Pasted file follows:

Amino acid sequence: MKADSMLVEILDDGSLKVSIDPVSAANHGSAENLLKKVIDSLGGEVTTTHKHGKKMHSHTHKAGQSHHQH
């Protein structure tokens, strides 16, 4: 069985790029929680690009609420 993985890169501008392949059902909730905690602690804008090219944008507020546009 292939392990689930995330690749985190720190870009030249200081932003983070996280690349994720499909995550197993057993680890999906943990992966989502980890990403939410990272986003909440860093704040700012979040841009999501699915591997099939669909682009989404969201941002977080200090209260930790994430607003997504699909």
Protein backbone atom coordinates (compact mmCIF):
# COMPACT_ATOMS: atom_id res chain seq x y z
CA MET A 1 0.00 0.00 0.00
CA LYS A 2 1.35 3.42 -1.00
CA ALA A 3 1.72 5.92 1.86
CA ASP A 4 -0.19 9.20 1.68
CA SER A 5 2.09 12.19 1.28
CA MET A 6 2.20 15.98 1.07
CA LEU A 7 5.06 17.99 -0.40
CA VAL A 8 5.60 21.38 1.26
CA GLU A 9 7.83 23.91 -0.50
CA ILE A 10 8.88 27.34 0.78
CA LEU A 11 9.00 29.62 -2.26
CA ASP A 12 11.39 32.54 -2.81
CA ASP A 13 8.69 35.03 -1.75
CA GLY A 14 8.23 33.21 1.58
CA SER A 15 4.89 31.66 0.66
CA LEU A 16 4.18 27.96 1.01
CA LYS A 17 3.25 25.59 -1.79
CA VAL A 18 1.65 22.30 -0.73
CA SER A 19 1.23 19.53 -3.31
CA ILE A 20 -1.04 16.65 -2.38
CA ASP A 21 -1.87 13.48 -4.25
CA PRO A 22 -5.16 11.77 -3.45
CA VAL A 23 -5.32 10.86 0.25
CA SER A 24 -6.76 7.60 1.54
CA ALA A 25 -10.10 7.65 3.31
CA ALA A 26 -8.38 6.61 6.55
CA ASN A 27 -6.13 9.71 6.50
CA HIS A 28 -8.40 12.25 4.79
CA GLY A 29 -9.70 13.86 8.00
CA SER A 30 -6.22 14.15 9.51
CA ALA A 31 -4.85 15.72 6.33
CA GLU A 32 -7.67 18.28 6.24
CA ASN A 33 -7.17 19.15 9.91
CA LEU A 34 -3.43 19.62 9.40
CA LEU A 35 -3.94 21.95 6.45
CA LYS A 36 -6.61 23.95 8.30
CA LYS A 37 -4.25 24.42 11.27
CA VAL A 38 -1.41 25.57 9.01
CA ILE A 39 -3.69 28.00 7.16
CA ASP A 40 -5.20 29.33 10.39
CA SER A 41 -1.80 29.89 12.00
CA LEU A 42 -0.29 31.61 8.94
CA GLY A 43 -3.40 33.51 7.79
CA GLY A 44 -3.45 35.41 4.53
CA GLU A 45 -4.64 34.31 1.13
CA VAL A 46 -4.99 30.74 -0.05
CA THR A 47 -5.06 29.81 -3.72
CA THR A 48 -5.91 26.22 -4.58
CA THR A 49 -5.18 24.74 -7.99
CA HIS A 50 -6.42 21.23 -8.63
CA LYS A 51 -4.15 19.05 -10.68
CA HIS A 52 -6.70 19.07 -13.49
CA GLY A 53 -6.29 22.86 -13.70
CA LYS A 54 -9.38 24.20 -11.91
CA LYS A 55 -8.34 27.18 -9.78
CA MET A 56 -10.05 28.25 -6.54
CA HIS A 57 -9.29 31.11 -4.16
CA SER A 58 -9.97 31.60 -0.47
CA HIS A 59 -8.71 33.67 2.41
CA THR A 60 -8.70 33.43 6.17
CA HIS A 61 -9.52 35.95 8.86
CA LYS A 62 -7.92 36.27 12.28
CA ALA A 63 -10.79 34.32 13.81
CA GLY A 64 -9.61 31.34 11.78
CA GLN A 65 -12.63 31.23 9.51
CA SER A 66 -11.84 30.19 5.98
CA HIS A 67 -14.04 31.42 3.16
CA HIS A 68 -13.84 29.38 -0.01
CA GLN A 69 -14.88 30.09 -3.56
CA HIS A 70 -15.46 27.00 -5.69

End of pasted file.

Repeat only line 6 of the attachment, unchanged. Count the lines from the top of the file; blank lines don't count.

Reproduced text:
CA LYS A 2 1.35 3.42 -1.00